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DCFS Director Marc Smith held in contempt of court in two unrelated cases

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Judge Patrick T. Murphy of the Juvenile Court held Director Marc Smith in contempt after failing to comply with court orders to place children appropriately.

COOK COUNTY, Ill. (WREX) — A Cook County Judge has held the director of the Department of Children and Family Services (DCFS) in contempt of court in two separate cases.

Judge Patrick T. Murphy of the Juvenile Court held Director Marc Smith in contempt after failing to comply with court orders to place children appropriately. 

In both cases, the court ordered fines of $1,000 per day, every day, until Smith complies with the orders.

In both cases the orders are stayed (in one case until 4:00 p.m. on Wednesday and in the other until 4:00 p.m. on January 18) for Smith to seek appellate review.

Case One

According to court documents obtained by 13 WREX, the first case involves a now 9-year-old girl. 

Court documents say the girl has been in a psychiatric hospital since April 24, 2021 and has been ready from discharge from that facility since June 1, 2021. 

On Oct. 4, 2021, the judge hearing the matter the ordered Director Smith to place the girl in an appropriate placement by Oct. 18. On Oct. 20, the judge once again ordered Director Smith to find appropriate placement within 14 days. Once again, the girl was not taken out of the hospital.

On Jan. 6, 2022, Director Smith testified he and his agents and attempted to find an appropriate placement for the child, saying most of the residential facilities turned her down, according to court documents. 

During the search, one facility did accept the girl, but had no openings for her at the time. 

The girl has been ready for discharge for 224 days. 

Case Two

Director Smith is being held in contempt of court for a second case-this one involving a 13-year-old boy.

Court documents say the boy, who has mental health issues, was placed in a temporary shelter in Mount Vernon, Illinois on Aug. 14, 2021. The shelter is about 280 miles from his mother in Chicago. 

The shelter's website says it is a temporary placement of no more than 30 days. However, the boy has now been at the temporary shelter for 145 days. 

on Jan. 6, Director Smith and his agents testified they attempted to find an appropriate placement for the child. 

One of the agents who testified was the regional director of DCFS, Jacqueline Dortch. 

Dortch said DCFS contacted 10 separate agencies looking for an appropriate specialized or therapeutic foster home.

Eight foster agencies had declined and two are still open. She agreed that DCFS had recommended family therapy, individual therapy and in-home parent counseling, but that because of the distance between Mount Vernon and Chicago the first and third component could not be accomplished.

She stated that the monthly rate for a specialized foster home is $1,400 and for a therapeutic foster home is $1,700 per month. The monthly cost at the Mount Vernon temporary shelter is $9,715.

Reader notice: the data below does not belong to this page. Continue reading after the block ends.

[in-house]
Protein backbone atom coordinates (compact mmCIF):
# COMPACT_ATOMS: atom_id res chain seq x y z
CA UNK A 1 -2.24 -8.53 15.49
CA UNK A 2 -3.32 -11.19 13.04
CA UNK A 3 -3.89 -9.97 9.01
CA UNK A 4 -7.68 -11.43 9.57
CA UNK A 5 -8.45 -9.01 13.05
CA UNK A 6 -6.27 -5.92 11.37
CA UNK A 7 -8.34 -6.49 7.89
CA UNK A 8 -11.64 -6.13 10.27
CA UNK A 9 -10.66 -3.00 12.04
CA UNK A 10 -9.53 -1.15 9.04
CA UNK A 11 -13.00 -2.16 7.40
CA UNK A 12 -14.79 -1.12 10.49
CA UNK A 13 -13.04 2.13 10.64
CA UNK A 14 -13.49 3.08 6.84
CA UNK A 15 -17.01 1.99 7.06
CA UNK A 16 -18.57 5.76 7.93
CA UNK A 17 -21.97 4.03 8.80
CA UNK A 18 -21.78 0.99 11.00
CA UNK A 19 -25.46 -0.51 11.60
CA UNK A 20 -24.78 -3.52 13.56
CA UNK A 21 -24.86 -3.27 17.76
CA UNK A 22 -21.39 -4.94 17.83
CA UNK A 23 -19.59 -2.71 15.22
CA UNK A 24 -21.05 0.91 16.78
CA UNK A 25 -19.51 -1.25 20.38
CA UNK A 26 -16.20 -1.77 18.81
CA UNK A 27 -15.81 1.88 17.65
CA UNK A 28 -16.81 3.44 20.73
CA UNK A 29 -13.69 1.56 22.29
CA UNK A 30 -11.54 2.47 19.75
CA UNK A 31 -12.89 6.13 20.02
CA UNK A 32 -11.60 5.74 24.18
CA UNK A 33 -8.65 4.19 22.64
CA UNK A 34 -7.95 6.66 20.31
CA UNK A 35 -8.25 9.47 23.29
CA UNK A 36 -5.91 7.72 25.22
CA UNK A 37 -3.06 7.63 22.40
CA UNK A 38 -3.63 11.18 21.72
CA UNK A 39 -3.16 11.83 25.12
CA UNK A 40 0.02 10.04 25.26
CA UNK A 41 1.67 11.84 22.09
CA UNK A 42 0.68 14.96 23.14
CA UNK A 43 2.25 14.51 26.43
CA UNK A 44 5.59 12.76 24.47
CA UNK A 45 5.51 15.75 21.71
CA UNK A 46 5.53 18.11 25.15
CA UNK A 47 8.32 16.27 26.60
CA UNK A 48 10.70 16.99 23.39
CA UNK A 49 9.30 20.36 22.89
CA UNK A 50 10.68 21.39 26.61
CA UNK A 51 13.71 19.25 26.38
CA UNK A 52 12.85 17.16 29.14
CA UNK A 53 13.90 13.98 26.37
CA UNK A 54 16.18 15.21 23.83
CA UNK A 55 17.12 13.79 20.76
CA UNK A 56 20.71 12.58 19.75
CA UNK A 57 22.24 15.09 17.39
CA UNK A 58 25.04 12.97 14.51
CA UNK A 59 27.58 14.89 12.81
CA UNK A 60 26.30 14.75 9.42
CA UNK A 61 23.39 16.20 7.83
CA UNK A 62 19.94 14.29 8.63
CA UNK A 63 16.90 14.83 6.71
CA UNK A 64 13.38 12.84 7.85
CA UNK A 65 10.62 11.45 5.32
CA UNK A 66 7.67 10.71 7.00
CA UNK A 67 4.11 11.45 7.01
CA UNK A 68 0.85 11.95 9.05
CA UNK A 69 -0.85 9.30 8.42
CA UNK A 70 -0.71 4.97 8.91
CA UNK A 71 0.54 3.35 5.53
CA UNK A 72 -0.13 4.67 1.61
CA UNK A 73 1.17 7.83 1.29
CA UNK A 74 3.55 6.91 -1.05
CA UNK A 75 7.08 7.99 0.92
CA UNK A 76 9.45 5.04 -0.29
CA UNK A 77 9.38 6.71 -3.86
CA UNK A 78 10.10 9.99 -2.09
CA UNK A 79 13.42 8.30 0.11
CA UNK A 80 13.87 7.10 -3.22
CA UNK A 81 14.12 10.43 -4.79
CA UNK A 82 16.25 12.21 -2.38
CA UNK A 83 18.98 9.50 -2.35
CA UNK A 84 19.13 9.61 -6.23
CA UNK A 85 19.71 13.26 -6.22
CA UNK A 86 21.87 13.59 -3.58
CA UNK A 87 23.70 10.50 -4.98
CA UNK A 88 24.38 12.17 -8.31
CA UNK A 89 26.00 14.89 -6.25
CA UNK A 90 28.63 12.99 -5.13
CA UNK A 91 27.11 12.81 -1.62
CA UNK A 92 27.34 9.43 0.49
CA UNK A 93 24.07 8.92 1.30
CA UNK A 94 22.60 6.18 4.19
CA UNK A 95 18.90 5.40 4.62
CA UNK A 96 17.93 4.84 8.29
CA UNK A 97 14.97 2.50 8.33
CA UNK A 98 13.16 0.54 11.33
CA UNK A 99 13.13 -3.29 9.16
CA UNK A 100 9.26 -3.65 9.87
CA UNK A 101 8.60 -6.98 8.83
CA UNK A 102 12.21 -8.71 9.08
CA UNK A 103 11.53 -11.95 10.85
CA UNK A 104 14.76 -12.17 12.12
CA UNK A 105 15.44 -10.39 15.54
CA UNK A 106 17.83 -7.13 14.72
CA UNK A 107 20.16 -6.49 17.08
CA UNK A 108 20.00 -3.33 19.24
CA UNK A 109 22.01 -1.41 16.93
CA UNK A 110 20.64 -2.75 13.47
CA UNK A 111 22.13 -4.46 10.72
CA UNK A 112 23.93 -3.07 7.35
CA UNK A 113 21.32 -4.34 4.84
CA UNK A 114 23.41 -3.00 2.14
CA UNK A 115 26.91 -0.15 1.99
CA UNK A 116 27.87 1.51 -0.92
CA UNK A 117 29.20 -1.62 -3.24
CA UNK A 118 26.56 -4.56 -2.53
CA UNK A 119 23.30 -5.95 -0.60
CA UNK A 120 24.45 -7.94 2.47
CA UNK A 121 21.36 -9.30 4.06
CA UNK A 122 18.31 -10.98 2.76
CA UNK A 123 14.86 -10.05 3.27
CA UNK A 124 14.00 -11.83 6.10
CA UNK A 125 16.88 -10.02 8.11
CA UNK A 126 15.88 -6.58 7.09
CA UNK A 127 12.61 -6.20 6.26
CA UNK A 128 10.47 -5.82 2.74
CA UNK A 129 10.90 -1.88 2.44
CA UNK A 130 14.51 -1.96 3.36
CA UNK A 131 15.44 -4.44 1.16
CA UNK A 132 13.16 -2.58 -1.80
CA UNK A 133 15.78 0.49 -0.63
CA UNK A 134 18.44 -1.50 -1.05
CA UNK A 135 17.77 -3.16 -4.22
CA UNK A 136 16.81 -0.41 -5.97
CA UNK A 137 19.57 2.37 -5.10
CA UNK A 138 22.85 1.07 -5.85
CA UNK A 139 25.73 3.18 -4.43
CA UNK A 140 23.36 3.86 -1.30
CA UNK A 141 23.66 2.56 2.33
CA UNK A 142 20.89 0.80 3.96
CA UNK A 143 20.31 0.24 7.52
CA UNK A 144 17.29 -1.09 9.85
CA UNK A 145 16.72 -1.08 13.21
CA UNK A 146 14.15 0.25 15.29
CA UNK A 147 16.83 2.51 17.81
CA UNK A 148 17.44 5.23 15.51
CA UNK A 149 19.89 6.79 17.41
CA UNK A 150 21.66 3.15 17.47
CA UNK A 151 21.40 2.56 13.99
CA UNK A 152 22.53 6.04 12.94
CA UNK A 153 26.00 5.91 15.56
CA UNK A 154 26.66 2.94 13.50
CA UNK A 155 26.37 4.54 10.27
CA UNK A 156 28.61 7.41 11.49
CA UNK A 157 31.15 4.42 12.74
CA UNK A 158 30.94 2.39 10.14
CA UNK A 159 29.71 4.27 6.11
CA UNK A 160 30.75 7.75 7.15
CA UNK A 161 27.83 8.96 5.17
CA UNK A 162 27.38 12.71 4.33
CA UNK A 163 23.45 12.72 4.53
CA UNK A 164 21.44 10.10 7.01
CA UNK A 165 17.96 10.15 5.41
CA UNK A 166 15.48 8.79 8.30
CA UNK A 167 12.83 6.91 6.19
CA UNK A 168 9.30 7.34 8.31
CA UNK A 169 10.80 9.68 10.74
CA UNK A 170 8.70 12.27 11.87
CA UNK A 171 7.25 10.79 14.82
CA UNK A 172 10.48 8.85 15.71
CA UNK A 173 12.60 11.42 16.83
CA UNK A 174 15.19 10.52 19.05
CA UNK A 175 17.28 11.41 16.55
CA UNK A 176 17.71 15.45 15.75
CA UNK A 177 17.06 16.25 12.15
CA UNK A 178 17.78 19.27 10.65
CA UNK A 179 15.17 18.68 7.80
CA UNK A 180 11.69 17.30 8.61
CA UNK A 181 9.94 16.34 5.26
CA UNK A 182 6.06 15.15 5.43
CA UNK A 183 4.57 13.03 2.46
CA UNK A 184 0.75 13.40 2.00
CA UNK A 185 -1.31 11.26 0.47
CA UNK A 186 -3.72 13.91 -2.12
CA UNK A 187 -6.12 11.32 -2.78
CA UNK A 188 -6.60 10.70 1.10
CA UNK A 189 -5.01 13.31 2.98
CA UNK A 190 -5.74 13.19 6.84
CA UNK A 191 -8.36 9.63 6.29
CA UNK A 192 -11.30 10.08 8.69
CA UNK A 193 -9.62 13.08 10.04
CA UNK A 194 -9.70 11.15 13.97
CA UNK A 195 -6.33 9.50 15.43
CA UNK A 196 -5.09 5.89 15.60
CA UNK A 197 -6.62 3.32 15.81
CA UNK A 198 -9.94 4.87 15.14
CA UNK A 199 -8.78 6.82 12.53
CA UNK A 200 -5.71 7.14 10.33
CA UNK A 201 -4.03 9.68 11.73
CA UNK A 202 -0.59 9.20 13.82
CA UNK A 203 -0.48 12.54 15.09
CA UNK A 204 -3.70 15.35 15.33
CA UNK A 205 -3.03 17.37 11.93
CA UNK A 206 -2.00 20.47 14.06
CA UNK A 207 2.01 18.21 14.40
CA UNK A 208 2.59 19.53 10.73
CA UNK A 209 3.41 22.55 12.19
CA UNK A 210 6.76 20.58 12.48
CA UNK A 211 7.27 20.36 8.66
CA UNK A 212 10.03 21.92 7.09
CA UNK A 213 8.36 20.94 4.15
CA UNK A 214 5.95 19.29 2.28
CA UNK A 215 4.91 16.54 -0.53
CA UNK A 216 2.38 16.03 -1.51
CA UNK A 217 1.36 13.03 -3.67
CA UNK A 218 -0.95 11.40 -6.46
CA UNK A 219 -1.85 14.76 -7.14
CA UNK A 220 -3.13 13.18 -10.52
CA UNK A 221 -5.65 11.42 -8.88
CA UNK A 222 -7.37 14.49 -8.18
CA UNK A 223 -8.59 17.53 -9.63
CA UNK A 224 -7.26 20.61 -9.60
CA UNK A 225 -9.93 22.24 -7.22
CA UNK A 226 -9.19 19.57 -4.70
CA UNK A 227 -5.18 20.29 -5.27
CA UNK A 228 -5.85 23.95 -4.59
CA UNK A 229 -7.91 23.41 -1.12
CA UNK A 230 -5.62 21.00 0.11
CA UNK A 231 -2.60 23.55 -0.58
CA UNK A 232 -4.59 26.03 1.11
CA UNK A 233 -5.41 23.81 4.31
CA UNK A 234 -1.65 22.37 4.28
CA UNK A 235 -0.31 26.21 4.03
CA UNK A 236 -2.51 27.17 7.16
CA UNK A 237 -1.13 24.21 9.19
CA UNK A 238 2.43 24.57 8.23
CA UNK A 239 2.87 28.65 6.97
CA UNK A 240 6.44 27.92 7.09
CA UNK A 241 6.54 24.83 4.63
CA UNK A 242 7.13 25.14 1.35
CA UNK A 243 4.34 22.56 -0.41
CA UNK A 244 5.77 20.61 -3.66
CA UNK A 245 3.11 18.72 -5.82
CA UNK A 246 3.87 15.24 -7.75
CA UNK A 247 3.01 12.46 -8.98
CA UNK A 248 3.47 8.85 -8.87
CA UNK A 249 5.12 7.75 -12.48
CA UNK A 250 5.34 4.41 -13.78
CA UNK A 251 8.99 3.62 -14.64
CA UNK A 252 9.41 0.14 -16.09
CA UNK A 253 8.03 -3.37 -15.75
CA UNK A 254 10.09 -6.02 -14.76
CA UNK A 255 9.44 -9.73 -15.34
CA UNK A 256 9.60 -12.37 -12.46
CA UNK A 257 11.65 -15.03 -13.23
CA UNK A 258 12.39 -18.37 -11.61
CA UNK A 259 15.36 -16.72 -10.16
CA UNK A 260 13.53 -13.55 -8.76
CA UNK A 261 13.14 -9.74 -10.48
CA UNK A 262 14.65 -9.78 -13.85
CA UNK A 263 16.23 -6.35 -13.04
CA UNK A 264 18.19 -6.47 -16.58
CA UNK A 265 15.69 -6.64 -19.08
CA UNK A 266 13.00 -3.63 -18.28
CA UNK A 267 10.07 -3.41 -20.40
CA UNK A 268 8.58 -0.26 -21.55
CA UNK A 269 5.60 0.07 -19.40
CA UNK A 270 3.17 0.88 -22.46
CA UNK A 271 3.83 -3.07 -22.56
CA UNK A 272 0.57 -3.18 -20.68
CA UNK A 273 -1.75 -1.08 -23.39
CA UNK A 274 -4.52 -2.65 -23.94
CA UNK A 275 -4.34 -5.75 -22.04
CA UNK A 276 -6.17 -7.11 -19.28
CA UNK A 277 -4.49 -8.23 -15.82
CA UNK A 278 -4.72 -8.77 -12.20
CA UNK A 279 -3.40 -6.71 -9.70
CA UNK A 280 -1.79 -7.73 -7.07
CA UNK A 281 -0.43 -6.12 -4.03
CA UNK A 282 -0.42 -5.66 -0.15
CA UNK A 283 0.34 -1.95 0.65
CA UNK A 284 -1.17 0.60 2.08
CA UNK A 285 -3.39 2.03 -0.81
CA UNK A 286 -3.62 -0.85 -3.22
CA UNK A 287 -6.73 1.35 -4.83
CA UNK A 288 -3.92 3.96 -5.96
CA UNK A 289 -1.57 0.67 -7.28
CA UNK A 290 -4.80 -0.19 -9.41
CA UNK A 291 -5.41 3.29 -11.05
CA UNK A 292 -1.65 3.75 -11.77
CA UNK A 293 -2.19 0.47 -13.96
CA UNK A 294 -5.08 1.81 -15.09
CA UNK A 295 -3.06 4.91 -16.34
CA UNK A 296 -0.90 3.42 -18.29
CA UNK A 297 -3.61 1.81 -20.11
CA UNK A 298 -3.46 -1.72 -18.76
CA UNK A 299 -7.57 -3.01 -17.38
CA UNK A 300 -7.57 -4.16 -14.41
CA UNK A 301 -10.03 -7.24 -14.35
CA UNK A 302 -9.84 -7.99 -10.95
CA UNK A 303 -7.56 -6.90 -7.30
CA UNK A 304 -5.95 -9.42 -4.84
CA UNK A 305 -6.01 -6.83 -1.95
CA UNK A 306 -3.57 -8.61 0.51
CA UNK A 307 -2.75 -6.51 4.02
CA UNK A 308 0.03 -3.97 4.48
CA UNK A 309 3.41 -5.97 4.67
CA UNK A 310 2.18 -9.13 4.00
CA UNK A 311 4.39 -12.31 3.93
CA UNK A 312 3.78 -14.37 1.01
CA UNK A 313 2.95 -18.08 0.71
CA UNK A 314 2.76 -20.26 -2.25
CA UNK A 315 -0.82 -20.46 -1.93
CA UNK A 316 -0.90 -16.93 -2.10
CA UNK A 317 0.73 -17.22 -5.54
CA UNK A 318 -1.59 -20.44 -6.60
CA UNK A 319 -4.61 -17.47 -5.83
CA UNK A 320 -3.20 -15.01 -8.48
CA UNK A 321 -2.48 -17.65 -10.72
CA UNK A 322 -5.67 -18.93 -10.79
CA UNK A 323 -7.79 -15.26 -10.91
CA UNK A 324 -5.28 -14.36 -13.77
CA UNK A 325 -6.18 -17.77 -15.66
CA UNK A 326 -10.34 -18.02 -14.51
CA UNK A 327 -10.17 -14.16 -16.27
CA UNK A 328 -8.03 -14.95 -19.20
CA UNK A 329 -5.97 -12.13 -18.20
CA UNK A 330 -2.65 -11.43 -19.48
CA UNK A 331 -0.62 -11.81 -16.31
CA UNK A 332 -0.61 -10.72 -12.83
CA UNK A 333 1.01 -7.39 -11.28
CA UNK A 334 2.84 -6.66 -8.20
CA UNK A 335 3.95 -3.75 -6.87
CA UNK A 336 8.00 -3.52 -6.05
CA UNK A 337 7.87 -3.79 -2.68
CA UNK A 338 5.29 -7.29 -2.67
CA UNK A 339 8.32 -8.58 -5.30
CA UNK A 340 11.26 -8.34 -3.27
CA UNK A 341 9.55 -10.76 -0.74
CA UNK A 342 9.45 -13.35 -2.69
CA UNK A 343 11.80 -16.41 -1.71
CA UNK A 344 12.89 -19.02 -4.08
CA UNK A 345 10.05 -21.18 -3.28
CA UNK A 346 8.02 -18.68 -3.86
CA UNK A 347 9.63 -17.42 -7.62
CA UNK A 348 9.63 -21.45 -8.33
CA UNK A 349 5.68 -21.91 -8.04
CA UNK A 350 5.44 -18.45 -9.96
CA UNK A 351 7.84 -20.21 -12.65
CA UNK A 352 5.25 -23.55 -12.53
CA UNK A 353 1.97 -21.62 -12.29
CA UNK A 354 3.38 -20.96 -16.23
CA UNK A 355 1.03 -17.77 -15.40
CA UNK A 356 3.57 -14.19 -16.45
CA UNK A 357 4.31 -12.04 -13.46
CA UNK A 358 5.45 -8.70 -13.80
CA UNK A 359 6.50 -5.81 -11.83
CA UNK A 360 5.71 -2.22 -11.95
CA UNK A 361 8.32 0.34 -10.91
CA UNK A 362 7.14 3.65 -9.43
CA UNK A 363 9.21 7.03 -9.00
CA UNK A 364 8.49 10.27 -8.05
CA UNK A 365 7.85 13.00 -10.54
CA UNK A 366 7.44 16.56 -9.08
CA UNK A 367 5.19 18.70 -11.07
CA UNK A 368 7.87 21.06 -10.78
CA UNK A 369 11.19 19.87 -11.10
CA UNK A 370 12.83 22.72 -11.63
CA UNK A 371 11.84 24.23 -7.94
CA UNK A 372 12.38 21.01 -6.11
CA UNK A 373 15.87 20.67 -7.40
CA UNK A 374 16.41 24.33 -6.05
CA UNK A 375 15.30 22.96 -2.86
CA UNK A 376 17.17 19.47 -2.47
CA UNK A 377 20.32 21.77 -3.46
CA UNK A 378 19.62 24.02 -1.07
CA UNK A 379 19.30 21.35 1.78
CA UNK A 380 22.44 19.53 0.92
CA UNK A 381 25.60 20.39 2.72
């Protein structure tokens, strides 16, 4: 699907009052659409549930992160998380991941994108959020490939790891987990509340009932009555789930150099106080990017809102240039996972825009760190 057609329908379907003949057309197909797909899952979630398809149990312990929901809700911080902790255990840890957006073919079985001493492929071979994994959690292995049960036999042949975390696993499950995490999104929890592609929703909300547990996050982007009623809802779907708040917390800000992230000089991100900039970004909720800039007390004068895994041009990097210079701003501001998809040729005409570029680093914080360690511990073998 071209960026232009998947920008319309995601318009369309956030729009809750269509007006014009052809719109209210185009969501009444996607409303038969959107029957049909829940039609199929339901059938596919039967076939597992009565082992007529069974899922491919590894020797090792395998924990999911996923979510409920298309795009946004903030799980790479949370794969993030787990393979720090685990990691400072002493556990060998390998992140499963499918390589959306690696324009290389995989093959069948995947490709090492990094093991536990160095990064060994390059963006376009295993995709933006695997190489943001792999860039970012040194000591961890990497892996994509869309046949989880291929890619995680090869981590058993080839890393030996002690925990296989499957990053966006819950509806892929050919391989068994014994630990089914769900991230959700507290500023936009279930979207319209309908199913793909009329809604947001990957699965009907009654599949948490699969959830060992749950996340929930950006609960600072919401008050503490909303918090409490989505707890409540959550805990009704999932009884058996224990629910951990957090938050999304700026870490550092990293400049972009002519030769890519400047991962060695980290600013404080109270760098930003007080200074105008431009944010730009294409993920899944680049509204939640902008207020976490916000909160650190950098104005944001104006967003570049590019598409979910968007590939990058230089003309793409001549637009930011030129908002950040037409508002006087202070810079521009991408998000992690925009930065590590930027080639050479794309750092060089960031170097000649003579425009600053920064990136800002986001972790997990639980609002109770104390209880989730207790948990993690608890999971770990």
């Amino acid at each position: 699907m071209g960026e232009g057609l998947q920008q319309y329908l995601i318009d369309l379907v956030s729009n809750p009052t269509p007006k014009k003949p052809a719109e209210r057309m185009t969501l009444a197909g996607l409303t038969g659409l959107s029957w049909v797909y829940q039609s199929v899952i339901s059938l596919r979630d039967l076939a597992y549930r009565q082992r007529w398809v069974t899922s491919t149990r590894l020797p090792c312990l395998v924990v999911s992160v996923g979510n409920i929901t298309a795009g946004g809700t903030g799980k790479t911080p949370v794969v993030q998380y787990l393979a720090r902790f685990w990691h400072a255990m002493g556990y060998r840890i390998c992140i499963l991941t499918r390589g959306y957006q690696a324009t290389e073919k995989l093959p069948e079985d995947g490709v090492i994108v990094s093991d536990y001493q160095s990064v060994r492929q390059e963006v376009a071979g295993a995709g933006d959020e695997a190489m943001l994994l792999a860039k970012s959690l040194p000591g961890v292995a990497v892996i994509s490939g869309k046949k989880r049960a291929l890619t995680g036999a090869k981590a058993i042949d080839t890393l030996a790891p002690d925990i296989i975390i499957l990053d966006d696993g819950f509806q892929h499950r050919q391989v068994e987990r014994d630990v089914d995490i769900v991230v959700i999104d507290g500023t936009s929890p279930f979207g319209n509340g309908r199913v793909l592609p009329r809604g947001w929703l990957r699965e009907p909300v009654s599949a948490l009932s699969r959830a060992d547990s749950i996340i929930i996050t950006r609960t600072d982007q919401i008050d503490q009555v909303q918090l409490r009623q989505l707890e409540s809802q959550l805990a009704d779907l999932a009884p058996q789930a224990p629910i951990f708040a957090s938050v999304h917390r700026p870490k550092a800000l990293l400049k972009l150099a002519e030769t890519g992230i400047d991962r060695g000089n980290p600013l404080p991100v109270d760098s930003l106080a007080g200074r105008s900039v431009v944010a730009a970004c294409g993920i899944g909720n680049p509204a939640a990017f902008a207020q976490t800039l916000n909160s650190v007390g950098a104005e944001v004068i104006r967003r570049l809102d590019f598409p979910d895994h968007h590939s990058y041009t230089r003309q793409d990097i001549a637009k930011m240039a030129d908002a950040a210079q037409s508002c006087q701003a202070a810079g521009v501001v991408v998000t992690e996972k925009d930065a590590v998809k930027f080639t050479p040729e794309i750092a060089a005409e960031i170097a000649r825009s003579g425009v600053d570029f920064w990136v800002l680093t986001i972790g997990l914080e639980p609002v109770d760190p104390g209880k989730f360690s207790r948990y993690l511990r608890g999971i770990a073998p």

Dortch testified the boy does not require residential care, but should be care but should be placed in an appropriate foster home, specialized or therapeutic. She further agreed that the temporary shelter in which the boy is now housed “mirrors” a residential facility.

You can read the full court documents for each case below. 

Larger Issues

Both court documents highlight bigger issues that DCFS are currently facing. 

DCFS provided the court with statistics on Nov. 30. According to the stats provided by the court, 58 children statewide, and 18 in Cook County, were detained in psychiatric facilities beyond their discharge date. According to the same statistics, 159 children statewide and 52 from Cook County were detained in residential facilities past the date on which they were ready to be discharged.

From what the court heard, children cannot get out of psychiatric facilities because children cannot get out of residential facilities and hence there is a bottleneck. The cause for the bottleneck appears to be lack of appropriate placements for older DCFS wards, lack of foster homes and lack of group homes.

DCFS has closed 460 residential beds in Illinois since 2015, according to testimony from Lauren Williams, an associate Deputy Director. The agency planned to replace the residential beds with "therapeutic foster homes," according to court documents. 

However, the agency has opened less than 30 of the therapeutic homes to-date. 

The director is not being fined or held in contempt for that violation, but for his refusal to follow valid court orders that he comply with the statutory and constitutional mandates and provide adequately for the child in each case, according to the judge. 

You can read the court documents for each case below. 

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Andy Carrigan is the Social Media & Digital Content Manager at WREX. He joined the 13 WREX team as a photographer in 2016 after graduating from Northern Illinois University.

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